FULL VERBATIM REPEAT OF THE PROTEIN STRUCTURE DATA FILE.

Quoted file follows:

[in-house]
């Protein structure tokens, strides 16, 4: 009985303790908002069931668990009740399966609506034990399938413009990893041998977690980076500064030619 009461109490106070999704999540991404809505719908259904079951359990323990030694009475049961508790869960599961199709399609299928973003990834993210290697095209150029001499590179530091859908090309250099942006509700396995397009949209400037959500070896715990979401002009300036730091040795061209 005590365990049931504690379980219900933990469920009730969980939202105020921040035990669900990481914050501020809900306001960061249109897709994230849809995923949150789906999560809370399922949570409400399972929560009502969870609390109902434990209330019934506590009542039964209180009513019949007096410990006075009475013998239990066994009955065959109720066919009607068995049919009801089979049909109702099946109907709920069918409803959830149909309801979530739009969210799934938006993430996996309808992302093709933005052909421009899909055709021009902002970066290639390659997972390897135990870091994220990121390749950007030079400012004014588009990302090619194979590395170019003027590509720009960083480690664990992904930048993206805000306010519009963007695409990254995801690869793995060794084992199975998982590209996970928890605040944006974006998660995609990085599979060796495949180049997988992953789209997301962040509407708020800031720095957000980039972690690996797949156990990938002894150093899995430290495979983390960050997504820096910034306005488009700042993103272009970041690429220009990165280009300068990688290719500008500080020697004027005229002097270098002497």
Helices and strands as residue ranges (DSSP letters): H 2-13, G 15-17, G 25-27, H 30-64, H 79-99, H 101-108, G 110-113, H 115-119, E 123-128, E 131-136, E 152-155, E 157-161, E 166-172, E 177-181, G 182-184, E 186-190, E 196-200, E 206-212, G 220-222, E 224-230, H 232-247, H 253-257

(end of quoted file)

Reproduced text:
[in-house]
């Protein structure tokens, strides 16, 4: 009985303790908002069931668990009740399966609506034990399938413009990893041998977690980076500064030619 009461109490106070999704999540991404809505719908259904079951359990323990030694009475049961508790869960599961199709399609299928973003990834993210290697095209150029001499590179530091859908090309250099942006509700396995397009949209400037959500070896715990979401002009300036730091040795061209 005590365990049931504690379980219900933990469920009730969980939202105020921040035990669900990481914050501020809900306001960061249109897709994230849809995923949150789906999560809370399922949570409400399972929560009502969870609390109902434990209330019934506590009542039964209180009513019949007096410990006075009475013998239990066994009955065959109720066919009607068995049919009801089979049909109702099946109907709920069918409803959830149909309801979530739009969210799934938006993430996996309808992302093709933005052909421009899909055709021009902002970066290639390659997972390897135990870091994220990121390749950007030079400012004014588009990302090619194979590395170019003027590509720009960083480690664990992904930048993206805000306010519009963007695409990254995801690869793995060794084992199975998982590209996970928890605040944006974006998660995609990085599979060796495949180049997988992953789209997301962040509407708020800031720095957000980039972690690996797949156990990938002894150093899995430290495979983390960050997504820096910034306005488009700042993103272009970041690429220009990165280009300068990688290719500008500080020697004027005229002097270098002497």
Helices and strands as residue ranges (DSSP letters): H 2-13, G 15-17, G 25-27, H 30-64, H 79-99, H 101-108, G 110-113, H 115-119, E 123-128, E 131-136, E 152-155, E 157-161, E 166-172, E 177-181, G 182-184, E 186-190, E 196-200, E 206-212, G 220-222, E 224-230, H 232-247, H 253-257